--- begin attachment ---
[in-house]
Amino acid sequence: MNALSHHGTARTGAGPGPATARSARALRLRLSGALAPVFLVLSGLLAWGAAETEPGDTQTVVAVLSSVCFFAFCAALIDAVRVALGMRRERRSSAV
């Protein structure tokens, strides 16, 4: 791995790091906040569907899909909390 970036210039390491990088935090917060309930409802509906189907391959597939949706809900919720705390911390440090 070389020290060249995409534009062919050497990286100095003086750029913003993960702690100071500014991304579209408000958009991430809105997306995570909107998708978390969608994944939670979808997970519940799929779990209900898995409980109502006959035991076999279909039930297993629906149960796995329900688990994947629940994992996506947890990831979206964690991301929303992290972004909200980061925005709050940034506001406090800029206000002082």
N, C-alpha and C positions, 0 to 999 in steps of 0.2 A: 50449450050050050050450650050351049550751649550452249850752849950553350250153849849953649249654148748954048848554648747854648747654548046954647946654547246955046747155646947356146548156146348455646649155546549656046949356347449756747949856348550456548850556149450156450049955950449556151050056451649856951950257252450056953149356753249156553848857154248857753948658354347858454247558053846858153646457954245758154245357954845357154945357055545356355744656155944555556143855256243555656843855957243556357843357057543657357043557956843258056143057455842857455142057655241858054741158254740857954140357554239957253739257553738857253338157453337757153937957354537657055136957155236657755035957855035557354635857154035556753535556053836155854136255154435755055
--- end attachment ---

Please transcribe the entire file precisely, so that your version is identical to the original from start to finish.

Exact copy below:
[in-house]
Amino acid sequence: MNALSHHGTARTGAGPGPATARSARALRLRLSGALAPVFLVLSGLLAWGAAETEPGDTQTVVAVLSSVCFFAFCAALIDAVRVALGMRRERRSSAV
């Protein structure tokens, strides 16, 4: 791995790091906040569907899909909390 970036210039390491990088935090917060309930409802509906189907391959597939949706809900919720705390911390440090 070389020290060249995409534009062919050497990286100095003086750029913003993960702690100071500014991304579209408000958009991430809105997306995570909107998708978390969608994944939670979808997970519940799929779990209900898995409980109502006959035991076999279909039930297993629906149960796995329900688990994947629940994992996506947890990831979206964690991301929303992290972004909200980061925005709050940034506001406090800029206000002082």
N, C-alpha and C positions, 0 to 999 in steps of 0.2 A: 50449450050050050050450650050351049550751649550452249850752849950553350250153849849953649249654148748954048848554648747854648747654548046954647946654547246955046747155646947356146548156146348455646649155546549656046949356347449756747949856348550456548850556149450156450049955950449556151050056451649856951950257252450056953149356753249156553848857154248857753948658354347858454247558053846858153646457954245758154245357954845357154945357055545356355744656155944555556143855256243555656843855957243556357843357057543657357043557956843258056143057455842857455142057655241858054741158254740857954140357554239957253739257553738857253338157453337757153937957354537657055136957155236657755035957855035557354635857154035556753535556053836155854136255154435755055